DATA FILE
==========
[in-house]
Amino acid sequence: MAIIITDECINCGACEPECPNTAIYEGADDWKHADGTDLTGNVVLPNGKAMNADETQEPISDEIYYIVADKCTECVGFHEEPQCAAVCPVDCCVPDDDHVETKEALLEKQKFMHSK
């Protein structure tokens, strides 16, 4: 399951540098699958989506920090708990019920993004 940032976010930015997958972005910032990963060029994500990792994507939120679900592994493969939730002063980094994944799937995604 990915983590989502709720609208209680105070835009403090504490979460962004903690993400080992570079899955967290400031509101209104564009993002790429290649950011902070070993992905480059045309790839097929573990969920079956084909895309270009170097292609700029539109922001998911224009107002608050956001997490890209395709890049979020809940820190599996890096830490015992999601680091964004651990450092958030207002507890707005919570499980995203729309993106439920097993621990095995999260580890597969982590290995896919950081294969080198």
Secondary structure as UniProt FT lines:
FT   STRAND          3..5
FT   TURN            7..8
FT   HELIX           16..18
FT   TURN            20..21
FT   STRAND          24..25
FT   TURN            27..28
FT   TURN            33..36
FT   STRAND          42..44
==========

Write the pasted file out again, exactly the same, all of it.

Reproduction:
[in-house]
Amino acid sequence: MAIIITDECINCGACEPECPNTAIYEGADDWKHADGTDLTGNVVLPNGKAMNADETQEPISDEIYYIVADKCTECVGFHEEPQCAAVCPVDCCVPDDDHVETKEALLEKQKFMHSK
């Protein structure tokens, strides 16, 4: 399951540098699958989506920090708990019920993004 940032976010930015997958972005910032990963060029994500990792994507939120679900592994493969939730002063980094994944799937995604 990915983590989502709720609208209680105070835009403090504490979460962004903690993400080992570079899955967290400031509101209104564009993002790429290649950011902070070993992905480059045309790839097929573990969920079956084909895309270009170097292609700029539109922001998911224009107002608050956001997490890209395709890049979020809940820190599996890096830490015992999601680091964004651990450092958030207002507890707005919570499980995203729309993106439920097993621990095995999260580890597969982590290995896919950081294969080198």
Secondary structure as UniProt FT lines:
FT   STRAND          3..5
FT   TURN            7..8
FT   HELIX           16..18
FT   TURN            20..21
FT   STRAND          24..25
FT   TURN            27..28
FT   TURN            33..36
FT   STRAND          42..44